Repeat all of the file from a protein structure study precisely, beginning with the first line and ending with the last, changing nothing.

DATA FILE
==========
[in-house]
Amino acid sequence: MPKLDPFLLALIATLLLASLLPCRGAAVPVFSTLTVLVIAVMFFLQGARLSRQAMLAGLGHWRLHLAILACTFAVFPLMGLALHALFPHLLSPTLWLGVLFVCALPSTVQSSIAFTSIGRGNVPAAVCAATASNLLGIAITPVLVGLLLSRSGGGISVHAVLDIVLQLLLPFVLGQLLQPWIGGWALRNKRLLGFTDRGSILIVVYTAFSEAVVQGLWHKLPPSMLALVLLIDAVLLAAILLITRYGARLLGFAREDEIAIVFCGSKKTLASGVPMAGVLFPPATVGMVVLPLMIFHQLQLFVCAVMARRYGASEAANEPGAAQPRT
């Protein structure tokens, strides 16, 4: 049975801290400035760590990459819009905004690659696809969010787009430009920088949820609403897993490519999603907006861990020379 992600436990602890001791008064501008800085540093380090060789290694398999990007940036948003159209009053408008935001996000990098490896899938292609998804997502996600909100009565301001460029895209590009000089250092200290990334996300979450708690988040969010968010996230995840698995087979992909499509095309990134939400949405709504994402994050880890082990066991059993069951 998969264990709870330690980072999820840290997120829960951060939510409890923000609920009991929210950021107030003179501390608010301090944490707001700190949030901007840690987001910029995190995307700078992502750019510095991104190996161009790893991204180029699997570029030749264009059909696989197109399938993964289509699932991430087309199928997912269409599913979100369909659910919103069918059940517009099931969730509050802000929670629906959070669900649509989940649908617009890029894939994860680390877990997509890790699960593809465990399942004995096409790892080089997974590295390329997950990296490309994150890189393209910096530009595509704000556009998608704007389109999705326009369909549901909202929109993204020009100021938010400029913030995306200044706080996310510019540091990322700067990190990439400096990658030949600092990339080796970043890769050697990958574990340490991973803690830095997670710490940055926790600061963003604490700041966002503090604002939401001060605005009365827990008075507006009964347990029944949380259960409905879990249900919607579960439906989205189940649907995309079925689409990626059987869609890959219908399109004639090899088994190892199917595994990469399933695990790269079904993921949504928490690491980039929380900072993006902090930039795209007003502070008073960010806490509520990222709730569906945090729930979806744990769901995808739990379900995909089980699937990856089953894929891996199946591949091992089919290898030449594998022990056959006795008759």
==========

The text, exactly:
[in-house]
Amino acid sequence: MPKLDPFLLALIATLLLASLLPCRGAAVPVFSTLTVLVIAVMFFLQGARLSRQAMLAGLGHWRLHLAILACTFAVFPLMGLALHALFPHLLSPTLWLGVLFVCALPSTVQSSIAFTSIGRGNVPAAVCAATASNLLGIAITPVLVGLLLSRSGGGISVHAVLDIVLQLLLPFVLGQLLQPWIGGWALRNKRLLGFTDRGSILIVVYTAFSEAVVQGLWHKLPPSMLALVLLIDAVLLAAILLITRYGARLLGFAREDEIAIVFCGSKKTLASGVPMAGVLFPPATVGMVVLPLMIFHQLQLFVCAVMARRYGASEAANEPGAAQPRT
């Protein structure tokens, strides 16, 4: 049975801290400035760590990459819009905004690659696809969010787009430009920088949820609403897993490519999603907006861990020379 992600436990602890001791008064501008800085540093380090060789290694398999990007940036948003159209009053408008935001996000990098490896899938292609998804997502996600909100009565301001460029895209590009000089250092200290990334996300979450708690988040969010968010996230995840698995087979992909499509095309990134939400949405709504994402994050880890082990066991059993069951 998969264990709870330690980072999820840290997120829960951060939510409890923000609920009991929210950021107030003179501390608010301090944490707001700190949030901007840690987001910029995190995307700078992502750019510095991104190996161009790893991204180029699997570029030749264009059909696989197109399938993964289509699932991430087309199928997912269409599913979100369909659910919103069918059940517009099931969730509050802000929670629906959070669900649509989940649908617009890029894939994860680390877990997509890790699960593809465990399942004995096409790892080089997974590295390329997950990296490309994150890189393209910096530009595509704000556009998608704007389109999705326009369909549901909202929109993204020009100021938010400029913030995306200044706080996310510019540091990322700067990190990439400096990658030949600092990339080796970043890769050697990958574990340490991973803690830095997670710490940055926790600061963003604490700041966002503090604002939401001060605005009365827990008075507006009964347990029944949380259960409905879990249900919607579960439906989205189940649907995309079925689409990626059987869609890959219908399109004639090899088994190892199917595994990469399933695990790269079904993921949504928490690491980039929380900072993006902090930039795209007003502070008073960010806490509520990222709730569906945090729930979806744990769901995808739990379900995909089980699937990856089953894929891996199946591949091992089919290898030449594998022990056959006795008759």